But I soon learned that not only is this perspective wrong, it can be deadly. And why shouldn't it be? After all, simply having an addiction and recovering from it no more makes Brand—or me—an expert on the topic than being treated for a brain tumor makes him a neurosurgeon.
Here’s how I learned a tiny bit of humility and began to develop some actual expertise. In the early 1990s, I began conducting research for a book on the addict’s perspective on drug policy. As part of that work, I interviewed dozens of recovering and active addicts, trying to include the widest possible range of experiences. I also read lots of addiction-research literature and joined a supposedly “academic and scholarly” listserv about topics related to addiction—which, as it turned out, included some of the country’s leading addiction experts, plus a number of 12-steppers. What happened, as anyone who’s ever commented on a Fix article can surely relate to, was that the list rapidly turned into a battle royal over whether the “truths” taught in recovery programs were supported by data.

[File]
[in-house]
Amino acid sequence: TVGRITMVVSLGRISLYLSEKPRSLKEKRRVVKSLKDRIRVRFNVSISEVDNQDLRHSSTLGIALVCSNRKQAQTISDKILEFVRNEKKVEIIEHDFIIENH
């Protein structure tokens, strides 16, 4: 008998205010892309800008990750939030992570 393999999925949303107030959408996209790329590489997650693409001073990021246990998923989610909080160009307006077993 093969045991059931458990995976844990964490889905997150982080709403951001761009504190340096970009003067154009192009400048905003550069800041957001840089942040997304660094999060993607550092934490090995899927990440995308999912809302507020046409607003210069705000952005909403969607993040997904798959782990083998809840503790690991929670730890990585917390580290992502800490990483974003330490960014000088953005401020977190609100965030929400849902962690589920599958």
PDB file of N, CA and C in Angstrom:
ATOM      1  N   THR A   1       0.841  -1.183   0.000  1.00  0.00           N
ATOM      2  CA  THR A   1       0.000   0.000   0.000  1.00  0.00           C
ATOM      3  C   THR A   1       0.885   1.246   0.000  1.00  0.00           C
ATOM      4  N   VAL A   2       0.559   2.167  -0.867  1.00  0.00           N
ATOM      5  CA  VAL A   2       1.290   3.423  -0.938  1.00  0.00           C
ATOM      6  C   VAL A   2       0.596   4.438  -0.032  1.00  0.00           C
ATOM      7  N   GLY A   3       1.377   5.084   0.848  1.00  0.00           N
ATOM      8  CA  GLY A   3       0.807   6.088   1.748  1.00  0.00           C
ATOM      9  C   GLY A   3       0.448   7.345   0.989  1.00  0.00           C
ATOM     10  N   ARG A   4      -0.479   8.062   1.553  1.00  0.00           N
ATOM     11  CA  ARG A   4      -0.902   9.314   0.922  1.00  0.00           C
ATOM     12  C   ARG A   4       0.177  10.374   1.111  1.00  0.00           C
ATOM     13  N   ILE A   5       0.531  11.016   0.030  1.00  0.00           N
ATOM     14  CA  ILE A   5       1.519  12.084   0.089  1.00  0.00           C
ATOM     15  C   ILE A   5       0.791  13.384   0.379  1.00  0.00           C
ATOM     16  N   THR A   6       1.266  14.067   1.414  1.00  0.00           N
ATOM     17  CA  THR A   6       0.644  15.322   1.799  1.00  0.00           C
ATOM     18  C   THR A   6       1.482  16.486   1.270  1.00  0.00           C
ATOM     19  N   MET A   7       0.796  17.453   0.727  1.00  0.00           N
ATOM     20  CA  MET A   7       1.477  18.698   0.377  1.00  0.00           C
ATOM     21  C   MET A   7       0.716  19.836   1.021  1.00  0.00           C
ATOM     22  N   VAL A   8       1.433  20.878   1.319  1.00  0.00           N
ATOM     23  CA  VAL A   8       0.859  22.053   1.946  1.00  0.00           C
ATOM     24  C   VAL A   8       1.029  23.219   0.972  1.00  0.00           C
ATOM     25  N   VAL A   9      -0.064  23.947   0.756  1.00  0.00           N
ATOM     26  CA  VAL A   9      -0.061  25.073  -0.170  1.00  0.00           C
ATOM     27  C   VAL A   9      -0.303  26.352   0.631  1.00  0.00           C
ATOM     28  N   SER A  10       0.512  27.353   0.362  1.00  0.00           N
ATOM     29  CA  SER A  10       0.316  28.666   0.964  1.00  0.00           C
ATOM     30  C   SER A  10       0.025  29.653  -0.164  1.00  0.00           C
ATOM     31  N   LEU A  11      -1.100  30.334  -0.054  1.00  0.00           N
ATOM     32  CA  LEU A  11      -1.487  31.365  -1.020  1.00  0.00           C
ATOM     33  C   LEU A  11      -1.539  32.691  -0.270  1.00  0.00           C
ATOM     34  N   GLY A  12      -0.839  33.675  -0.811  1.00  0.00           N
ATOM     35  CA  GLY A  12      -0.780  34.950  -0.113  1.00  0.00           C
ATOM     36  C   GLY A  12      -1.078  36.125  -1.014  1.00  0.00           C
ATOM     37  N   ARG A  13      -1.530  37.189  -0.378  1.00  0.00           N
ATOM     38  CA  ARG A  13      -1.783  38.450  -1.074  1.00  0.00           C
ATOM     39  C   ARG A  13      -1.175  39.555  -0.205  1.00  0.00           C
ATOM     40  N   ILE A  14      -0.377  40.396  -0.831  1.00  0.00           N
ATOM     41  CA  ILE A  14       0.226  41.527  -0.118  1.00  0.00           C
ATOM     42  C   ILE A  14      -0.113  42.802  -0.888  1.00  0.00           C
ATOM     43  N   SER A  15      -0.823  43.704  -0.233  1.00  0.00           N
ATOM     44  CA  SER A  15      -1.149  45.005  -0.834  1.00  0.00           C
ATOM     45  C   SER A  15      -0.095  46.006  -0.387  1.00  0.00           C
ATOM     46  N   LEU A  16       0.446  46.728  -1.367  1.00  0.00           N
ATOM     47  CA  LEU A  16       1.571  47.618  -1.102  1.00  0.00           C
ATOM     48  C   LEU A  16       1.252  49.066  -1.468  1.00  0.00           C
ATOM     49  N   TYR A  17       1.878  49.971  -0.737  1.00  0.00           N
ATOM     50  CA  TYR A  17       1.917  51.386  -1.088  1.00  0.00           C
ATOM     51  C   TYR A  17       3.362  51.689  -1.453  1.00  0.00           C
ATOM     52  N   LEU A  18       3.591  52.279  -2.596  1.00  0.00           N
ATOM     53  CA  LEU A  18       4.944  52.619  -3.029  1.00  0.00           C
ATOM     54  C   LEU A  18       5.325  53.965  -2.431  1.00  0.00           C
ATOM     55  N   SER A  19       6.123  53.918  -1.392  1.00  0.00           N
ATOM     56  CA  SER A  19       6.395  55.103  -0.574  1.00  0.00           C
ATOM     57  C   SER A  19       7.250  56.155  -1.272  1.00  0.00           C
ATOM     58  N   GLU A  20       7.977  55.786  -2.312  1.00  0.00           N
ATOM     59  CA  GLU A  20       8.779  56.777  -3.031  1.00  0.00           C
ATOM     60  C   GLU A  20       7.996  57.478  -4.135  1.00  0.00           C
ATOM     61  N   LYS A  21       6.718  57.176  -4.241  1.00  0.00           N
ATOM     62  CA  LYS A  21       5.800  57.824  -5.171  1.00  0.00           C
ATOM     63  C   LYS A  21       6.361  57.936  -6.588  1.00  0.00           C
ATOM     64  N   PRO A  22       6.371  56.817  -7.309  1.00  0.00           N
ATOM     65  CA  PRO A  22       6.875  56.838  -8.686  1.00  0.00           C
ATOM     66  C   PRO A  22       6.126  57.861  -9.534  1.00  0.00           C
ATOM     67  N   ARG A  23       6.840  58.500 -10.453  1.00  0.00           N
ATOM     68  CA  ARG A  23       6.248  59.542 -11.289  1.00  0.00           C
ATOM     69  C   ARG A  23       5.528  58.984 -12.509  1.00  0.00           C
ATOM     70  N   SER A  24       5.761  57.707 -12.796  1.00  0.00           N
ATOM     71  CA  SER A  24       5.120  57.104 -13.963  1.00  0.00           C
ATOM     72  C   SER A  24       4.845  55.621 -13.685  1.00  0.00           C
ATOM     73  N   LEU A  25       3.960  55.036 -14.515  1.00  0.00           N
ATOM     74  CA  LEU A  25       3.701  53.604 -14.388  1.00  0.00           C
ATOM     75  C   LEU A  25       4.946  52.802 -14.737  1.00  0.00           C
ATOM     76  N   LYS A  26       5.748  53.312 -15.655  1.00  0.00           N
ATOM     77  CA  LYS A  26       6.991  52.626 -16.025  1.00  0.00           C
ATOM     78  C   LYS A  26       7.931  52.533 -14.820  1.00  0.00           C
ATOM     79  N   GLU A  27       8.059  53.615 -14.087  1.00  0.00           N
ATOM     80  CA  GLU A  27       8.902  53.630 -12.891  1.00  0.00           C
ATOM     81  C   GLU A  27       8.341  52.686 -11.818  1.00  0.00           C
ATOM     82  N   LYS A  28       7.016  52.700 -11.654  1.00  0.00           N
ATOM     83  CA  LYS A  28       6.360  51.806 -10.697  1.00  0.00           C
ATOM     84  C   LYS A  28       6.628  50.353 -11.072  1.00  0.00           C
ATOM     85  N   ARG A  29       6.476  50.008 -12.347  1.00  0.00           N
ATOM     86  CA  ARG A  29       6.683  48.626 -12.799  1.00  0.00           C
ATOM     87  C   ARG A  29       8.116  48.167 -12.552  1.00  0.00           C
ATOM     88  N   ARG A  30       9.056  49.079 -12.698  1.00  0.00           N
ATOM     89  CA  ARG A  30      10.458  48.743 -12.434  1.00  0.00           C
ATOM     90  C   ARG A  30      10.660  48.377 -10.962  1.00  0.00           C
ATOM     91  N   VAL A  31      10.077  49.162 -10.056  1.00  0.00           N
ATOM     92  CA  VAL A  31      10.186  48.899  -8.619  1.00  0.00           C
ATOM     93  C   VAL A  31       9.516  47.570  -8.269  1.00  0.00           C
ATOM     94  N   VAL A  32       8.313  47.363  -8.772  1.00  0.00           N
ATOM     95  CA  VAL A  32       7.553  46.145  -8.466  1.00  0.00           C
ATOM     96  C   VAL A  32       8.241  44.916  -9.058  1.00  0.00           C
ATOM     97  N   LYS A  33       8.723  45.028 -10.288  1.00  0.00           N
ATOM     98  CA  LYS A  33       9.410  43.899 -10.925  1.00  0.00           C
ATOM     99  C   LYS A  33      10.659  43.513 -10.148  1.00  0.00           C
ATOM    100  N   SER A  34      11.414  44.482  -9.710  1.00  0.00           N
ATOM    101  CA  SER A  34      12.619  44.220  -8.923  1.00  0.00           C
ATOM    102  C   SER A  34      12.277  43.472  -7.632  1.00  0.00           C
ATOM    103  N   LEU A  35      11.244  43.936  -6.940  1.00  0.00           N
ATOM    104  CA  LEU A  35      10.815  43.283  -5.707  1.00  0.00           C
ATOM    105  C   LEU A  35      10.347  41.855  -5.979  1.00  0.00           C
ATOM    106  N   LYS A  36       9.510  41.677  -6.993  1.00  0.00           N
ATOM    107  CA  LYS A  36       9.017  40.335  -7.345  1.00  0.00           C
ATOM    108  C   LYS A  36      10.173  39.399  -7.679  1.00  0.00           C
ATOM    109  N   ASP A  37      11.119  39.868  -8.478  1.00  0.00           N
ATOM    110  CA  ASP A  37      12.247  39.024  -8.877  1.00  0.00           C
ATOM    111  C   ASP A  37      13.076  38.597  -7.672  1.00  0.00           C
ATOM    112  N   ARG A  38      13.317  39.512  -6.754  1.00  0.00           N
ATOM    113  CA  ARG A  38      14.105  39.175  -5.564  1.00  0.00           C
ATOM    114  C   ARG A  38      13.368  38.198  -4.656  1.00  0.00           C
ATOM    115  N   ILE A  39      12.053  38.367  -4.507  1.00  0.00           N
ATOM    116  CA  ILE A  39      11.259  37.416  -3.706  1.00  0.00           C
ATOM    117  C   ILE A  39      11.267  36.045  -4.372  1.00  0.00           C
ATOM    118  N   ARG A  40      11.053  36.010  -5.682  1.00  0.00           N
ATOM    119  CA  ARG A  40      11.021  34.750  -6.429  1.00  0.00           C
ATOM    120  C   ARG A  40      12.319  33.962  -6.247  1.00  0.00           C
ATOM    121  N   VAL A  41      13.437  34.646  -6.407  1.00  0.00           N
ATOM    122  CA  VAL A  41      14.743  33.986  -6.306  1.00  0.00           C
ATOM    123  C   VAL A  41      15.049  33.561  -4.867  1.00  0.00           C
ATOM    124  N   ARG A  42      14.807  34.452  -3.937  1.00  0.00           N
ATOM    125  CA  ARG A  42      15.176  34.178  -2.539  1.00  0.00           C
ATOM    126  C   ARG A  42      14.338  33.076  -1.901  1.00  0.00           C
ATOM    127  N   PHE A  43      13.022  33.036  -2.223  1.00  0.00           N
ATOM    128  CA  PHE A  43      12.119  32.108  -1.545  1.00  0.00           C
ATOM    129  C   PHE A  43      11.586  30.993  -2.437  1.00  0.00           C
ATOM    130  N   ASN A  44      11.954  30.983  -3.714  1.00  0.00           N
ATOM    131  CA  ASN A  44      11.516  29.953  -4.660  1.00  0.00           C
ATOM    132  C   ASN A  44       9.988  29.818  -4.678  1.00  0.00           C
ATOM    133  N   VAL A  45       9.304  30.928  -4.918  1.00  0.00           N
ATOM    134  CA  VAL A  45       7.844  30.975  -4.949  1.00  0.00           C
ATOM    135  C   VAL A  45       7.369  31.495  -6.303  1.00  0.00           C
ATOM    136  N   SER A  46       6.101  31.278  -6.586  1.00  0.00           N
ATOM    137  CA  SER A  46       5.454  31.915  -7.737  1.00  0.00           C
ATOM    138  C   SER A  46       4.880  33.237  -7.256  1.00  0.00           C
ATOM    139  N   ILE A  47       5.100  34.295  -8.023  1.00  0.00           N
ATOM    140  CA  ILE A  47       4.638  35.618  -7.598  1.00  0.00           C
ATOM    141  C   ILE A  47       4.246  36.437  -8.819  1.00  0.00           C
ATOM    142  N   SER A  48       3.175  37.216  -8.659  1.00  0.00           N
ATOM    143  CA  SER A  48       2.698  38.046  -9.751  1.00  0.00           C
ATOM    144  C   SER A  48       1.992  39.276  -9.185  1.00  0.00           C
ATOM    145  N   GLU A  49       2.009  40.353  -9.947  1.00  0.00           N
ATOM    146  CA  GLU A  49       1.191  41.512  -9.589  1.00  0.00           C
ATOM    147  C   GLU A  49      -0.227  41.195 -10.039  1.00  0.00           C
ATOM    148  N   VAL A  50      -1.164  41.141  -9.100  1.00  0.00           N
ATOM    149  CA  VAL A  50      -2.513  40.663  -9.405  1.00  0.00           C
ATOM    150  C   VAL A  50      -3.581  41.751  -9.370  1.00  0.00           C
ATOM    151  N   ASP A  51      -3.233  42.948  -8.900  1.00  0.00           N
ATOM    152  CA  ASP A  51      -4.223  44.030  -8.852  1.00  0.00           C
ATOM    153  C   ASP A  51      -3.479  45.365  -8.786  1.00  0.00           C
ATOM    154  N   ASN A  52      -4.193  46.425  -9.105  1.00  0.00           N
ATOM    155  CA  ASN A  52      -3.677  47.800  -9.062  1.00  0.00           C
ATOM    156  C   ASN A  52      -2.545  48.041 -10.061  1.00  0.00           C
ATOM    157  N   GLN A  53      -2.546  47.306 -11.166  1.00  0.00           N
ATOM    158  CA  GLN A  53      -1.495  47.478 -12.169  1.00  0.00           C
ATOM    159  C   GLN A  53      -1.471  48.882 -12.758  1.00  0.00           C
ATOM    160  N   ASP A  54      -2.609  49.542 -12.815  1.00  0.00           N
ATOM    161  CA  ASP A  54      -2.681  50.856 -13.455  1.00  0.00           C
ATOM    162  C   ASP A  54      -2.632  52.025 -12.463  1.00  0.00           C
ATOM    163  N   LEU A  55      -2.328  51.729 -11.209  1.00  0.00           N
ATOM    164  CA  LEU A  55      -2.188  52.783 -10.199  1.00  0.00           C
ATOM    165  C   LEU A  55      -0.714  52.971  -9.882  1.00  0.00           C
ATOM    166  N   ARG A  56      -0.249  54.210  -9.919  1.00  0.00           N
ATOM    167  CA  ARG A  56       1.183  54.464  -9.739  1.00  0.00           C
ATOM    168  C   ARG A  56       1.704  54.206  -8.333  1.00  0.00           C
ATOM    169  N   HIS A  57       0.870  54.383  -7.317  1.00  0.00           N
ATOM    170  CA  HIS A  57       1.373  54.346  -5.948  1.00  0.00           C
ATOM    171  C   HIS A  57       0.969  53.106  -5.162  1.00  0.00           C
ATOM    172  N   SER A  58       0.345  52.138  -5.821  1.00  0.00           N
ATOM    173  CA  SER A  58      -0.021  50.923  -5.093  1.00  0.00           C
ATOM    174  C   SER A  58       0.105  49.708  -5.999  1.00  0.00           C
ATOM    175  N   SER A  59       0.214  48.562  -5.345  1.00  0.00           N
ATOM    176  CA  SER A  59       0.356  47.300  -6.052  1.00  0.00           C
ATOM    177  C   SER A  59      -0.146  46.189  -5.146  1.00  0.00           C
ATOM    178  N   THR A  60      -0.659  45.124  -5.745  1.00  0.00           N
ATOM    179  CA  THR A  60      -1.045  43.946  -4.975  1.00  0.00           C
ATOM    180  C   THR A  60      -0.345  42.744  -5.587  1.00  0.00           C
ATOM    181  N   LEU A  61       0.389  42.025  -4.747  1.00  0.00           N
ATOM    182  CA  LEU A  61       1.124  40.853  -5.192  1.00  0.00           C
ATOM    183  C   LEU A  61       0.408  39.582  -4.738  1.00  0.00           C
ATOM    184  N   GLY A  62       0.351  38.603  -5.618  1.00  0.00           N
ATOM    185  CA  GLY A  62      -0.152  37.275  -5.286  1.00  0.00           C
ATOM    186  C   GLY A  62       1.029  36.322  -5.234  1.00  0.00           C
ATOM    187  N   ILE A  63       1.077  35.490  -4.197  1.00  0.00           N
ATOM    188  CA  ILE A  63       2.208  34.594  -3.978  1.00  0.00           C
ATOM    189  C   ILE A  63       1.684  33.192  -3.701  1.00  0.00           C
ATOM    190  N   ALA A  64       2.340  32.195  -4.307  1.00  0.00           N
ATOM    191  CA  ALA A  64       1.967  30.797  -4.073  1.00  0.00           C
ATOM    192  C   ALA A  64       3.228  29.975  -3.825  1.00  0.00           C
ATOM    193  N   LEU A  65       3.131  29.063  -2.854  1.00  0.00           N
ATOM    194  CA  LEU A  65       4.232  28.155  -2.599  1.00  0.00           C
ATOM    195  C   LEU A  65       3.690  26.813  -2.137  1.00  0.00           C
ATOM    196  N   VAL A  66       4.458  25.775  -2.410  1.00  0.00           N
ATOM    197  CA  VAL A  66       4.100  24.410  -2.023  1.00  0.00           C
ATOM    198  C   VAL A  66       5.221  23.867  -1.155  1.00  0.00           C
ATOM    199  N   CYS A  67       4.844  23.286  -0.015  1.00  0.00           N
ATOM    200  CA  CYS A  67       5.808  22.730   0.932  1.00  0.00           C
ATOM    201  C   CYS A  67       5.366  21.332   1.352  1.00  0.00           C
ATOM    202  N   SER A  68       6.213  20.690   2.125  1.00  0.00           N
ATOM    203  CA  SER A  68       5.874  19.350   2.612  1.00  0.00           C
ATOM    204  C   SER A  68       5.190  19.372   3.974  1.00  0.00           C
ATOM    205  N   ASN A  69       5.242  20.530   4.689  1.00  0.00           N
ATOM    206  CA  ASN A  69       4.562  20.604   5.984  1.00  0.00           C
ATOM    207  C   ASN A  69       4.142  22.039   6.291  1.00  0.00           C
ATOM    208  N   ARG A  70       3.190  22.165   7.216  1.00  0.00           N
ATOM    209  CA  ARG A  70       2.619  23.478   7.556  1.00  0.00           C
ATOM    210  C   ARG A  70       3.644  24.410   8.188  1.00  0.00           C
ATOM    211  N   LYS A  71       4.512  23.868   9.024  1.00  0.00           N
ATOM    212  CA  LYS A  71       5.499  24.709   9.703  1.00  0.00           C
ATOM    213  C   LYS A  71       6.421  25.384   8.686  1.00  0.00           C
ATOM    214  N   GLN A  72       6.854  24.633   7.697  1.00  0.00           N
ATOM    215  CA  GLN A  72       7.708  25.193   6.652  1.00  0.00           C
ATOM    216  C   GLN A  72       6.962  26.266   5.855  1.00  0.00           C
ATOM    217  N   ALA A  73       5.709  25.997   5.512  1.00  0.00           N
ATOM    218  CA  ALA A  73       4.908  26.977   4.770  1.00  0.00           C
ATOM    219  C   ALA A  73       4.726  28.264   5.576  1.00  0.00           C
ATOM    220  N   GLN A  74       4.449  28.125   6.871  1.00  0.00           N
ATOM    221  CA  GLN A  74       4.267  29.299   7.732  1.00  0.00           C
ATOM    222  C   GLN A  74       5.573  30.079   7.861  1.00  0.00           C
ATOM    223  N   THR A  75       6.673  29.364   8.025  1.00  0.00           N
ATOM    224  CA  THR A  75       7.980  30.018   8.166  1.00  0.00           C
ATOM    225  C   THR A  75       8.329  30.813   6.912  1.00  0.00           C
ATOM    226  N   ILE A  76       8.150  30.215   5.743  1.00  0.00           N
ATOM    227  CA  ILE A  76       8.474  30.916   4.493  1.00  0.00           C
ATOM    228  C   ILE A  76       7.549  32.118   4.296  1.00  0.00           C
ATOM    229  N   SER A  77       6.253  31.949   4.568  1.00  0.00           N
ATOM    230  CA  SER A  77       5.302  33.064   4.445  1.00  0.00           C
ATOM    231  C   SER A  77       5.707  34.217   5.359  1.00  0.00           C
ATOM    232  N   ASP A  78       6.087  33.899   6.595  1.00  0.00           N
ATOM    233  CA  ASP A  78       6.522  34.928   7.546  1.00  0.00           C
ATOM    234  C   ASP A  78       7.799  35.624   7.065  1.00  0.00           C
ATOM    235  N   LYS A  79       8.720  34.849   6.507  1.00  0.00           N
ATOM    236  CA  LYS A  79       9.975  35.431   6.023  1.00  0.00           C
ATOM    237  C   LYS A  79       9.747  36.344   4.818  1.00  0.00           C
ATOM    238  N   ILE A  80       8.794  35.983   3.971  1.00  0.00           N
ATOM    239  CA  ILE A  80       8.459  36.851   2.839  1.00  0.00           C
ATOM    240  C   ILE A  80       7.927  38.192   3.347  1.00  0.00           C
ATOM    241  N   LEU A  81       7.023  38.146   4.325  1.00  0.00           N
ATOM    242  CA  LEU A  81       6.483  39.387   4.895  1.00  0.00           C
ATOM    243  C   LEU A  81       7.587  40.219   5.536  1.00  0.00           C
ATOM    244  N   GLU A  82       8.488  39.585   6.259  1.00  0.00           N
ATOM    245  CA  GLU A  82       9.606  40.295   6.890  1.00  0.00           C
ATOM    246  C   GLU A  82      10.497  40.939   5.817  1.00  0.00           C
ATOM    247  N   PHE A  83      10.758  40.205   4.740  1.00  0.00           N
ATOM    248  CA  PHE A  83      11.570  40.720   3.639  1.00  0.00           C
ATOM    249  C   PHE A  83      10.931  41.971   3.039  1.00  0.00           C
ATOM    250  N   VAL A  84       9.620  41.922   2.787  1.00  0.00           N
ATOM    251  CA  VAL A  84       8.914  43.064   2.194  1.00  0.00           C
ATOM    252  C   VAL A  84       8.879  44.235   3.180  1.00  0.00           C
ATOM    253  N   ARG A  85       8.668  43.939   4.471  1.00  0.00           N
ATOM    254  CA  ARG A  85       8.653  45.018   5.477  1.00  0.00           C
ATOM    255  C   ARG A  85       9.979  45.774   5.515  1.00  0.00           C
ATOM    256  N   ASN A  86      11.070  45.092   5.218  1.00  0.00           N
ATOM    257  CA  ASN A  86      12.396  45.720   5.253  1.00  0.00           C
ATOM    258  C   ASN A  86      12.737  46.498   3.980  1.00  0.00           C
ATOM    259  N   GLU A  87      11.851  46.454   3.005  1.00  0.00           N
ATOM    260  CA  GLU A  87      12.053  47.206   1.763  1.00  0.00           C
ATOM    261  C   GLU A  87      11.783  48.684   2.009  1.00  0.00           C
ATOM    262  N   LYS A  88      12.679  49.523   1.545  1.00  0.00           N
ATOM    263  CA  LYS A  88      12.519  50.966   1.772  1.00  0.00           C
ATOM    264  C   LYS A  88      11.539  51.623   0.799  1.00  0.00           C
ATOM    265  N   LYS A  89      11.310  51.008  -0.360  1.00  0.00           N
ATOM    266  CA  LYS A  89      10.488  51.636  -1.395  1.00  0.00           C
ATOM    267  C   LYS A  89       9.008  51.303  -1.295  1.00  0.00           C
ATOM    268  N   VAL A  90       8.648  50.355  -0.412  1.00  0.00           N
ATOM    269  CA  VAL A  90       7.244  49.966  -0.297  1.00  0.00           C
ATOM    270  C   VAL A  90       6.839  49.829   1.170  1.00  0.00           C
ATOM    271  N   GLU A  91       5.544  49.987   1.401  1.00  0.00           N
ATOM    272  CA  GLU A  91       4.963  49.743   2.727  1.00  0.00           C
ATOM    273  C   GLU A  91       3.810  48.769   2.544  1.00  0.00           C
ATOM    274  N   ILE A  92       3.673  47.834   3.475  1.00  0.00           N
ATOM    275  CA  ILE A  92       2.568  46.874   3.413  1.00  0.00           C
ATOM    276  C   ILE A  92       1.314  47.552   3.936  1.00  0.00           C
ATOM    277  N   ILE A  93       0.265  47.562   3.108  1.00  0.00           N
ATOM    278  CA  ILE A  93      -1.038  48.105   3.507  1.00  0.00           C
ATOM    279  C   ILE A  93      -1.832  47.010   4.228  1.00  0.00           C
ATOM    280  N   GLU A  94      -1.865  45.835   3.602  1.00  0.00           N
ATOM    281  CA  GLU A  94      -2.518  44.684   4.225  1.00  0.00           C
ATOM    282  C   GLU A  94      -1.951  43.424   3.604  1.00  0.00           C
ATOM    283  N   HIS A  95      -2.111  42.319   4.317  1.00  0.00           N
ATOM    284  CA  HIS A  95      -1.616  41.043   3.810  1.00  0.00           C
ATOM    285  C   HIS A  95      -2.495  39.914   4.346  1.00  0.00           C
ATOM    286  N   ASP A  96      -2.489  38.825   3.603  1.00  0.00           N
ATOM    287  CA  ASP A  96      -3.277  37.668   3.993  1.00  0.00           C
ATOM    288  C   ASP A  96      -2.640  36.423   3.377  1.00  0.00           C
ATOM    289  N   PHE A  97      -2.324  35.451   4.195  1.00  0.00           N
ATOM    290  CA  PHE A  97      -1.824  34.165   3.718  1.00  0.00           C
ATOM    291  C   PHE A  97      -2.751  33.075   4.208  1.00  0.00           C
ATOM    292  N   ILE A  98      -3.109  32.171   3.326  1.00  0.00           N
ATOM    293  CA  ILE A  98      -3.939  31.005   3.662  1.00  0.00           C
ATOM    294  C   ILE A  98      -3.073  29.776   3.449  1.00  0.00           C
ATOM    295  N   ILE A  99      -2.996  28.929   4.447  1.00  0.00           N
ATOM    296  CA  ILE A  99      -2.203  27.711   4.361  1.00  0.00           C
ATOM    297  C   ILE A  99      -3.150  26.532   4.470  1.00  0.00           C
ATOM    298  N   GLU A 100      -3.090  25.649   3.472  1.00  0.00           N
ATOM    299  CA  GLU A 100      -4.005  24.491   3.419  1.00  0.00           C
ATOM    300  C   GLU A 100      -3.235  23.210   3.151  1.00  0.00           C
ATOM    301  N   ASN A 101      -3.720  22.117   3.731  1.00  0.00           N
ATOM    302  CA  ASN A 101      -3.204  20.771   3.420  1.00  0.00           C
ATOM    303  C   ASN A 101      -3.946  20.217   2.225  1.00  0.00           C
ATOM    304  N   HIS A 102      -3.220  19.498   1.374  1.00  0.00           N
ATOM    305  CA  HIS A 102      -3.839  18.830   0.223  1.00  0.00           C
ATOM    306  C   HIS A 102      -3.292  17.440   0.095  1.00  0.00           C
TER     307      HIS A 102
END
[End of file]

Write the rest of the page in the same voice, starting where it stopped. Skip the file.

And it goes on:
At first, I argued fiercely against methadone, claiming that when I’d tried it, it had simply extended my addiction by six months and left me with a more protracted withdrawal to battle through when ultimately I chose abstinence. Adding insult to injury, my methadone counselor had done nothing but recommend Narcotics Anonymous—where, of course, methadone isn’t considered recovery and where I would not have been allowed to share.
The experts on the listserv demolished my arguments with data. It turns out that study after study shows that when methadone prescribing increases, addict deaths drop. It is superior to abstinence-only treatment in terms of fighting HIV and overdoses, and many studies find it superior in cutting crime. The conclusion is clear-cut: Add a methadone program to your community and crime and addiction-related deaths fall; eliminate one and they rise.